Olam targets increased support for smallholder farmers

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Olam Group

Olam Group

As the world continues to grapple with the impacts of the global coronavirus pandemic, Olam, a leading food and agribusiness, is deploying its expansive global capability to strengthen the livelihoods resilience of smallholder farmers in Africa.

According to a survey conducted by Olam to evaluate the impact of the outbreak on the African farming communities, smallholder farmers on the continent showed vulnerabilities to the shocks and aftereffects of the global disruptions on agricultural value chains.

The survey report which was presented recently, during a webinar themed ‘The Impact of COVID-19 on Farming Communities Across Africa’, in partnership with African Business Magazine, revealed that 68 per cent of smallholder farmers reported a steep reduction in income as compared to before COVID.

The survey gave insights into other critical areas of the impact of COVID-19 such as production, food security, livelihoods coping strategies and children’s rights. It exposed adverse levels of food insecurity and locally adopted coping strategies amongst farming communities which have given rise to less nutritious diets, increased risk of child labour and the sale of farming and personal assets as a coping strategy.

The survey was carried out across 19 countries among 3,432 farmers globally, among whom 1,663 were smallholder farmers located in 7 African countries.

According to the survey report, 55 per cent of farmers surveyed in Africa said they had produced less on their farms in the past season; 47 per cent said farm inputs like seeds and fertilizers, were less available in the local market; 42 per cent said it was harder to find labourers; and 55 per cent said they had less money to afford farm inputs or hired labour.

COVID is also impacting farmers’ ability to consume an adequate diet. Three in five surveyed farmers in Africa said they had skipped meals recently or were eating less nutritious diets. Reasons cited included having insufficient food stored, or their food stocks becoming spoiled or infested.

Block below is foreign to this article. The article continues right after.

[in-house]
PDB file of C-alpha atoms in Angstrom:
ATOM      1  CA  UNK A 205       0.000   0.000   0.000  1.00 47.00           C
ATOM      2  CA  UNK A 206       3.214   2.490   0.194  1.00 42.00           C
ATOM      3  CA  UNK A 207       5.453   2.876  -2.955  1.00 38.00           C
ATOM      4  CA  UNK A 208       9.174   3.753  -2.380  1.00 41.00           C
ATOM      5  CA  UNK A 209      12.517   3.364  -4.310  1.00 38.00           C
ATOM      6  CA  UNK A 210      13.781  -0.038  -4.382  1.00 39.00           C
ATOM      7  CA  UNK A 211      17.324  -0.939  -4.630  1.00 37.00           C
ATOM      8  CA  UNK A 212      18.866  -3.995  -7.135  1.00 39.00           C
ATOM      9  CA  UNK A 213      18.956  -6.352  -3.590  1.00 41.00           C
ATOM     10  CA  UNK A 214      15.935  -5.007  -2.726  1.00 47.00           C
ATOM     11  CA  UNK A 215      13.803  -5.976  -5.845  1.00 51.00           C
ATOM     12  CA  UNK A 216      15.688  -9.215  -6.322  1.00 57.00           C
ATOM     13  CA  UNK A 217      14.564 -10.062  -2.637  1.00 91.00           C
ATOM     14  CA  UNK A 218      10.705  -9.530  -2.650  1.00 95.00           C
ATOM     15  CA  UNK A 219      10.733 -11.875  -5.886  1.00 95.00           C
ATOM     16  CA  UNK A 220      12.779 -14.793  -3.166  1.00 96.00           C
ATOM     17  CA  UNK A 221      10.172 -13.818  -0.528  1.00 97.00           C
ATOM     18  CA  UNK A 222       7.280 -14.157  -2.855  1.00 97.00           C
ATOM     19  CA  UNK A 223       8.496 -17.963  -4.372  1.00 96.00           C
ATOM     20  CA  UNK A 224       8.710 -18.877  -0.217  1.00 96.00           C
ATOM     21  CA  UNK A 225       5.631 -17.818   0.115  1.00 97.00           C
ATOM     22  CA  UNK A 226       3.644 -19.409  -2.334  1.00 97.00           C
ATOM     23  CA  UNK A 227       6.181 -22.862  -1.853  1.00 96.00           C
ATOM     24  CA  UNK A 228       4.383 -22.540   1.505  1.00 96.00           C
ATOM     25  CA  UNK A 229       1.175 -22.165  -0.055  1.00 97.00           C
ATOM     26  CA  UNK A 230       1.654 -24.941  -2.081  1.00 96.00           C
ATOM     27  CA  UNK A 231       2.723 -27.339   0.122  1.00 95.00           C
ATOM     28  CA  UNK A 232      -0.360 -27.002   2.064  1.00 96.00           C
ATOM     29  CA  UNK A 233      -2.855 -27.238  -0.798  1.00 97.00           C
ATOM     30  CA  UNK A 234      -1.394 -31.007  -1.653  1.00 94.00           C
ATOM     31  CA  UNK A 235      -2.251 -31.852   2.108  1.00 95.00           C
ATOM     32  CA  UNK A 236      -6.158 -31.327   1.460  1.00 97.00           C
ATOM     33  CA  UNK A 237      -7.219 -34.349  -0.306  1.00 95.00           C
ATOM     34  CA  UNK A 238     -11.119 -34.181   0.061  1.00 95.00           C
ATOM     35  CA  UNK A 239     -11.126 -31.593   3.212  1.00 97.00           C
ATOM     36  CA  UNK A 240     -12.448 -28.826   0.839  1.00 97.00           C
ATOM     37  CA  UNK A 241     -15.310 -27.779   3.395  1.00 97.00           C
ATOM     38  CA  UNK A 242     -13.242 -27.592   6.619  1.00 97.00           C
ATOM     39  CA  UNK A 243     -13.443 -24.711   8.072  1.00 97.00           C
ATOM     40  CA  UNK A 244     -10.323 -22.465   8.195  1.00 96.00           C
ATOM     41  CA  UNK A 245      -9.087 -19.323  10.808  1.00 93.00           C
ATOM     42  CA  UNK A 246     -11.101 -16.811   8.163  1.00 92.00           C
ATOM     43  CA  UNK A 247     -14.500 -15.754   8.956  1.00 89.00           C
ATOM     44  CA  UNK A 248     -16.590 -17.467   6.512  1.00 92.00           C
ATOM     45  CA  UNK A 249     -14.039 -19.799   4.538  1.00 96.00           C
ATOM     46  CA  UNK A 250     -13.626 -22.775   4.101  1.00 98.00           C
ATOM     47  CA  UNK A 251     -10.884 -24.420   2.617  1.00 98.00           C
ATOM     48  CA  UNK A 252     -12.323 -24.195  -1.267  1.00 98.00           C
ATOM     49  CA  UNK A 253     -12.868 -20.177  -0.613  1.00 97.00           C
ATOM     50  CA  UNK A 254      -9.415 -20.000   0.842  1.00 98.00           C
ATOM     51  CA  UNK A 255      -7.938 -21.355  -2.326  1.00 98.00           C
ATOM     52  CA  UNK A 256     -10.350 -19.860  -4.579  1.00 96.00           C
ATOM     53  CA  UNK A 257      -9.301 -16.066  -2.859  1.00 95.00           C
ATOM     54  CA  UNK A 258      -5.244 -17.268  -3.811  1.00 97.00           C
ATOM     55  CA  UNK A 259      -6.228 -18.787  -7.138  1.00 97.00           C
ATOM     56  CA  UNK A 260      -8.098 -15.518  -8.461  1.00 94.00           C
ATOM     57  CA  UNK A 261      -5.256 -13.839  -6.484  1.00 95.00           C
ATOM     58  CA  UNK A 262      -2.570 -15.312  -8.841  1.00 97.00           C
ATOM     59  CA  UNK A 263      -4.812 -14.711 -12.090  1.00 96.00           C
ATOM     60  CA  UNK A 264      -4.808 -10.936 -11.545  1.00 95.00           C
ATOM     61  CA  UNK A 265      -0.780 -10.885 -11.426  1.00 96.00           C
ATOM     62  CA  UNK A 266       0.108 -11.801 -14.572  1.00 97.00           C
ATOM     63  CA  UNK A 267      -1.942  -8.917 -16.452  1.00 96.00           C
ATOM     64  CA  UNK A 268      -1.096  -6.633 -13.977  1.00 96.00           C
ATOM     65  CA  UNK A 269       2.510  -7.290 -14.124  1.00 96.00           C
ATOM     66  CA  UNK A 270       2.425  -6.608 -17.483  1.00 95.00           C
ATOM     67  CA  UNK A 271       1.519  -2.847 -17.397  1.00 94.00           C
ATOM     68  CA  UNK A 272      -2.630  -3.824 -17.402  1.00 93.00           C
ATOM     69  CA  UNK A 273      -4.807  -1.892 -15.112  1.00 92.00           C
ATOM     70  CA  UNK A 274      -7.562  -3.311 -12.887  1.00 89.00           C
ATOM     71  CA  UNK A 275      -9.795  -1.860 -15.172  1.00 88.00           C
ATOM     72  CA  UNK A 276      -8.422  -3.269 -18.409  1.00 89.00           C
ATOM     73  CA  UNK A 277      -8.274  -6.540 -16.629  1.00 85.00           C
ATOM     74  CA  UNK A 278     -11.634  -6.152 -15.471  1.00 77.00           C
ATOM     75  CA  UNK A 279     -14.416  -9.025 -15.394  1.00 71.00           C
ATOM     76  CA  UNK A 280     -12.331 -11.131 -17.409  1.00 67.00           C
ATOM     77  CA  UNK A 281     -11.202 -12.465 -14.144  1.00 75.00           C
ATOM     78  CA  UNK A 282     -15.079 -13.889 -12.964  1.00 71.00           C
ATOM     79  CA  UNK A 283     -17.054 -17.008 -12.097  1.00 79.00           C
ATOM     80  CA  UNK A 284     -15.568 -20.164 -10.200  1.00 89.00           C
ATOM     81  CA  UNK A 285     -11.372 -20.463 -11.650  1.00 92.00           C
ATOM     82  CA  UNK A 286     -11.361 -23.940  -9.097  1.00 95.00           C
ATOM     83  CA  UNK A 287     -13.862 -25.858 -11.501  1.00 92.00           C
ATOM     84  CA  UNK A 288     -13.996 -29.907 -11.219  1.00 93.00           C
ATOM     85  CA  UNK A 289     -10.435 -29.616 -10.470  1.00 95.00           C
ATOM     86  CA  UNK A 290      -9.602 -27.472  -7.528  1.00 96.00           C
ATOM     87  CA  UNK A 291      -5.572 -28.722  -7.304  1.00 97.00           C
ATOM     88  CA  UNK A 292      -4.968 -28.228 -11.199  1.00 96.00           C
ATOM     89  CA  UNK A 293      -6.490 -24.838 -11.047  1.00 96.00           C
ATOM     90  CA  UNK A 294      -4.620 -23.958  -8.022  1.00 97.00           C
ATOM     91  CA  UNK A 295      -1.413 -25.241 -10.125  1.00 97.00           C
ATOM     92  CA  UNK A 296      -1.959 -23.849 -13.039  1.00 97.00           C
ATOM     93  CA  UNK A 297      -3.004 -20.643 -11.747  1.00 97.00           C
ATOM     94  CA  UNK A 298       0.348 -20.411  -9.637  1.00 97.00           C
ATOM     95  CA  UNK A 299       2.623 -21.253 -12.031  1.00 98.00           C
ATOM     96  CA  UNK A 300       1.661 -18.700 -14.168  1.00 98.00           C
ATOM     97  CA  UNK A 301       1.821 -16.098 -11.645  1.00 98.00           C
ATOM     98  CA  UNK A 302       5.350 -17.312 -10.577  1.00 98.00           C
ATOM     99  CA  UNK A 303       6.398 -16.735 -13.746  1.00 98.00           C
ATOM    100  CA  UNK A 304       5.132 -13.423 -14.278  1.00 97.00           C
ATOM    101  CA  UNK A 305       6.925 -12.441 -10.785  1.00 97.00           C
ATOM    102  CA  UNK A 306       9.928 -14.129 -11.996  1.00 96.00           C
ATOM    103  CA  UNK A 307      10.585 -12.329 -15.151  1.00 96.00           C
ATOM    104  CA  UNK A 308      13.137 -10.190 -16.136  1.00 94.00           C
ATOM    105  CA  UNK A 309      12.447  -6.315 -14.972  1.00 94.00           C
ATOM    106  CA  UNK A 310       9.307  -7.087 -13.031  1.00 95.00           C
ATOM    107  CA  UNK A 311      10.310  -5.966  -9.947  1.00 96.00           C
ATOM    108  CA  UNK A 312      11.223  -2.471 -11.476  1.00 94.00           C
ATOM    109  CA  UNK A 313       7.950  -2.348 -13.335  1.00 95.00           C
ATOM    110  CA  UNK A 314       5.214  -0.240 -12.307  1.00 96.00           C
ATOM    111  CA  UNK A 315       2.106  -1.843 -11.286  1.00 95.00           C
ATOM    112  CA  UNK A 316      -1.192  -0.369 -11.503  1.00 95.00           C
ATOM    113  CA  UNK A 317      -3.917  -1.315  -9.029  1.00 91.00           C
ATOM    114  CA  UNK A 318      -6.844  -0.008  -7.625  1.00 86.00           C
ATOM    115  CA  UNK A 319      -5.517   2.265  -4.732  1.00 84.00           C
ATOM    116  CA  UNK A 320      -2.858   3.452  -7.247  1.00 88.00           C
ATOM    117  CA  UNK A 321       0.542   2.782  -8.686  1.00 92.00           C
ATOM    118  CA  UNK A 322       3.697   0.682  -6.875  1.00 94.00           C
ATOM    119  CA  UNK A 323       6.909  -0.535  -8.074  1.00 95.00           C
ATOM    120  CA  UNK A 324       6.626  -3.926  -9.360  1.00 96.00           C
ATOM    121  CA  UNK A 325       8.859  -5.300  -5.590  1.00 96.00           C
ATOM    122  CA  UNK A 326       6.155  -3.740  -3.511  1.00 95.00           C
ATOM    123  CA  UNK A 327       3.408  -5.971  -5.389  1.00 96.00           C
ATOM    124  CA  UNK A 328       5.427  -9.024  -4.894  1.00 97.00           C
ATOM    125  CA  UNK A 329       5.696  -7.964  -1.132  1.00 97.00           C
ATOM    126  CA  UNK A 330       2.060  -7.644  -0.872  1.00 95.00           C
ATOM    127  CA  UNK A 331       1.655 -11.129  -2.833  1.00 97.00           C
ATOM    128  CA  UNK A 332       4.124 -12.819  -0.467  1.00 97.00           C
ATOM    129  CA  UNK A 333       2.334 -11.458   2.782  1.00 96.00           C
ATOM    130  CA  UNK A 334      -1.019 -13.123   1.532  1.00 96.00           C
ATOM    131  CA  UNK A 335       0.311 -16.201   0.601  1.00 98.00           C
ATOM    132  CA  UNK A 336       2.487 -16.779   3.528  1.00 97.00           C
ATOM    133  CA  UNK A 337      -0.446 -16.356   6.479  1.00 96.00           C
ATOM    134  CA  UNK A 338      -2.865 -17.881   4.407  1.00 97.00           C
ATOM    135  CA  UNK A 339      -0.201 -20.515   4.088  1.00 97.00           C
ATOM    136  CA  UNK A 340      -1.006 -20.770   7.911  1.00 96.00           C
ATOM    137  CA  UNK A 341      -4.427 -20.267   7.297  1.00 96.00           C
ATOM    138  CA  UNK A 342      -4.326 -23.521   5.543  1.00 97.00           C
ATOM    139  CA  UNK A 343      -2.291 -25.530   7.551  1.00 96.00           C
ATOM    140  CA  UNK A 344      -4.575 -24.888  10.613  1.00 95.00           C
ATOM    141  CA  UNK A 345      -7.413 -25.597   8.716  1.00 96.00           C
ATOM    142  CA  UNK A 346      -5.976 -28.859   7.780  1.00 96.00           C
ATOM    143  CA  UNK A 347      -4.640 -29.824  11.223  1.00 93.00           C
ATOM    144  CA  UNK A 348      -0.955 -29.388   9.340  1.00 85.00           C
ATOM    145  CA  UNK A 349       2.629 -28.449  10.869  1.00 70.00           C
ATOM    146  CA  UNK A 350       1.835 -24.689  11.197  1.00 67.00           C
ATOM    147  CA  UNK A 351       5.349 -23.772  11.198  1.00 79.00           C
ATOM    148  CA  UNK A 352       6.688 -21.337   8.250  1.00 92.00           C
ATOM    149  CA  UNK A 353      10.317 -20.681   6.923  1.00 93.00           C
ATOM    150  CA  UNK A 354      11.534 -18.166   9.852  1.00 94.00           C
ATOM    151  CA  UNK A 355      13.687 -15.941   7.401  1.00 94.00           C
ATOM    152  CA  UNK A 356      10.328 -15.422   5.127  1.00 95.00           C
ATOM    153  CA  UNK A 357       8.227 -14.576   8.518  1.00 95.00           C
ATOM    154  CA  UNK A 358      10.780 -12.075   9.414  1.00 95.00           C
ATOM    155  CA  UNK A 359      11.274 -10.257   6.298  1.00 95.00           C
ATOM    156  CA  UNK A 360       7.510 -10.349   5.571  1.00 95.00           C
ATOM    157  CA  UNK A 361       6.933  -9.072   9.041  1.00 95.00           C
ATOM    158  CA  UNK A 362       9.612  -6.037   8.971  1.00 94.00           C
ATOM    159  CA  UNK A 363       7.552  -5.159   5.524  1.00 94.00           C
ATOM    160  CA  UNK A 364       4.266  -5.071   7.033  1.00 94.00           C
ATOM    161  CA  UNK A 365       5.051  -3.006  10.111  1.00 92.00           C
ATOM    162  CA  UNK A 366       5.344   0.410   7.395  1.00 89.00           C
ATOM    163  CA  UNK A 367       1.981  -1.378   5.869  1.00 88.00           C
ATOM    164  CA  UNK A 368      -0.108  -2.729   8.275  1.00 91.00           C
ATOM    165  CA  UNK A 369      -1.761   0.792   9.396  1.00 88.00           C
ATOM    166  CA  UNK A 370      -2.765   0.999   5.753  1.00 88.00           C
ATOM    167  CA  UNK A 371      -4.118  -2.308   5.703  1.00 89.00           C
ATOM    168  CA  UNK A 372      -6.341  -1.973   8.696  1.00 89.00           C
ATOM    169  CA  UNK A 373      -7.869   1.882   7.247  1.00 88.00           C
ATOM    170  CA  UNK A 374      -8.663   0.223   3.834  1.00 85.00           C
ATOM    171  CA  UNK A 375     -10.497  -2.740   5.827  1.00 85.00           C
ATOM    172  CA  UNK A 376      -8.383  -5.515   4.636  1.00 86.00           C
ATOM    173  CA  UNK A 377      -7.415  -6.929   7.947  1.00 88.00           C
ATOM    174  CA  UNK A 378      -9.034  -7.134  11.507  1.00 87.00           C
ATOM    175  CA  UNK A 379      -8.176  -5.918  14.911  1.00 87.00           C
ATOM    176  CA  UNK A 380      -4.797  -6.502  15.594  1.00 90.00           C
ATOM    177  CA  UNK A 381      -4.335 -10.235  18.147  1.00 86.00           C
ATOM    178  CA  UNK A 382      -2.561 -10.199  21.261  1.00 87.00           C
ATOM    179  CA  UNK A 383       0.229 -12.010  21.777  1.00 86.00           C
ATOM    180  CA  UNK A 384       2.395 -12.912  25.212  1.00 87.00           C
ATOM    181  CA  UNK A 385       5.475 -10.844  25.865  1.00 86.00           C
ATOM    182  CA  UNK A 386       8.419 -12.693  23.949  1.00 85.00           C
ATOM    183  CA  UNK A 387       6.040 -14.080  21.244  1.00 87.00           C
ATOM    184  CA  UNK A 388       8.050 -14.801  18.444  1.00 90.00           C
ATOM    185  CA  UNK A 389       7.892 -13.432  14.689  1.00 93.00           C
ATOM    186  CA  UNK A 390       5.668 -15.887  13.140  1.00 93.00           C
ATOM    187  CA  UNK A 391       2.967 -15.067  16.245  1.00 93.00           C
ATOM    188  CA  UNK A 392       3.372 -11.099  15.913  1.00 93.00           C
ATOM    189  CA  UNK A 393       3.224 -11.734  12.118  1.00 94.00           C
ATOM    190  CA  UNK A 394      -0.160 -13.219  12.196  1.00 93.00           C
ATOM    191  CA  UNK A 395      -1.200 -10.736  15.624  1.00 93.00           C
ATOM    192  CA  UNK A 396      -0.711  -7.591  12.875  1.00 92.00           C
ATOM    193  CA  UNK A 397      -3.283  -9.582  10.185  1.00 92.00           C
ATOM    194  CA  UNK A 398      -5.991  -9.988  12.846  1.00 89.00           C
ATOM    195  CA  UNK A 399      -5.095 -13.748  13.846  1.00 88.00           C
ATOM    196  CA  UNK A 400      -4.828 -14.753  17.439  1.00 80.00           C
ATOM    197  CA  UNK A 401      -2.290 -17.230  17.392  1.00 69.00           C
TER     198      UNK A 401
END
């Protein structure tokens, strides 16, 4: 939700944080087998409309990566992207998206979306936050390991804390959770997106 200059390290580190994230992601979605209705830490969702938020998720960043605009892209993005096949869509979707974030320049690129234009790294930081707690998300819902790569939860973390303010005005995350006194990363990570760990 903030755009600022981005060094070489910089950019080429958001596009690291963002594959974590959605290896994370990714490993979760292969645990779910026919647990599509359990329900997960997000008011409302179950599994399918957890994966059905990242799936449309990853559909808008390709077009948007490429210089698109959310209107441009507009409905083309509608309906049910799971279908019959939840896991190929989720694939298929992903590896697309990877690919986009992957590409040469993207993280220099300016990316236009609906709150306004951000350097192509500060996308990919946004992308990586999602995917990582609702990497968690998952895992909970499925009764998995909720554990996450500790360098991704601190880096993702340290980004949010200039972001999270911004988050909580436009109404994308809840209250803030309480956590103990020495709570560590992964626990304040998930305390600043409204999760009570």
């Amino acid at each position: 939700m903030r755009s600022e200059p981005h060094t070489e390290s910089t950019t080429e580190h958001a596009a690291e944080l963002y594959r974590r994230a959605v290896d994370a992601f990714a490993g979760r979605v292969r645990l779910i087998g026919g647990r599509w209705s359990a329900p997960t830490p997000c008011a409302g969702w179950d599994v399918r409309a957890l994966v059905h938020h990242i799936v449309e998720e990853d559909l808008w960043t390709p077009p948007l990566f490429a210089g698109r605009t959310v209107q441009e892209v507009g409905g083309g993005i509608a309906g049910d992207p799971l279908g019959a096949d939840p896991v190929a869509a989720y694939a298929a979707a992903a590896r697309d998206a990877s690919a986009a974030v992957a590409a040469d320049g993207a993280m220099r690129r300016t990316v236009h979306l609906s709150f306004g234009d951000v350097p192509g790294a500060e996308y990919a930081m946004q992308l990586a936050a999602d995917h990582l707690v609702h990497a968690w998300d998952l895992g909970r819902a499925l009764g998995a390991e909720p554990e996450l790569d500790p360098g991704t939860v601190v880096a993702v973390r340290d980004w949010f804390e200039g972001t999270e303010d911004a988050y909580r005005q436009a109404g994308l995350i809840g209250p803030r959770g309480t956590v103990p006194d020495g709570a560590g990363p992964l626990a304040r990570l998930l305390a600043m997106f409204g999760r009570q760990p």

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The survey findings also pointed to worrying impacts on children’s rights, with one out of 3 African respondents (with children aged 15 and under) saying their children are spending more time working to contribute to household income. This may be driven by a combination of schools remaining closed, and the lower availability or affordability of farm labour.

Julie Greene, Vice President, Corporate Responsibility and Sustainability, Olam, stated, “Partnership between those in the private and public sector is essential to deliver some of the vital interventions urgently needed by African smallholder farmers, to improve farmers access to loans, labour and farming inputs, as well as income diversification support. Establishing a steady path to recovery will take time for the majority of smallholders. Our survey data strongly suggests that the scope of the actions needed to improve their outlook needs to be far broader, deeper, and more sustained than what we may have expected a year ago to prevent a downward spiral of economic uncertainty, low productivity, and food insecurity.”

Highlighting the various intervention programmes initiated by the agribusiness firm, Greene said, “Olam is directly supporting over 500,000 smallholder farmers on the African continent. The prevailing situations that are impacting farming communities have forced us to be more innovative. We are deploying digital tools to amplify our impact to help smallholder farmers gain access to vital agronomic info and advice. These digital tools facilitate market linkages for the farmers as well as deepening relationships along the value chain to boost productivity and raise incomes.”

The African agriculture value chain webinar provided an in-depth analysis of the survey conducted by Olam. It also presented a roadmap for investment in smallholder farmers across the continent.

Debisi Araba, a member of the Malabo Montpelier Panel, moderated the webinar panel discussion that comprised Julie Greene; Ify Umunna, Co-CEO of Nourishing Africa; Jihane Ajijti, Head of Strategy, Partnerships and Delivery, OCP Africa; Kagwiria Koome, Manager, Food Initiative at the Rockefeller Foundation and Samuel Dzotefe, Regional Manager for Agriculture and Agribusiness in sub-Saharan Africa at the International Finance Corporation (IFC).

The panelists provided divergent perspectives and proffered solutions to the impact of the pandemic on the livelihood of smallholder farmers across the continent. Kwagiria Koome advocated for investment in energy infrastructure to help smallholder farmers gain access to cold storage and rice threshing facilities. Ify Umunna advised the government to focus more on providing “enabling policies that are consistent, fair and engaging to help African entrepreneurs scale.”

Jihane Ajijti said the logistic system across the African market called for an overhaul while advocating for fertilizer price subsidies and canvassing that the local agricultural value chain facilities should be revamped to boost local food production. Samuel Dzotefe echoed Jihane’s view. He emphasized infrastructural upgrade of the transportation, communication and energy supply facilities available to African smallholder farmers.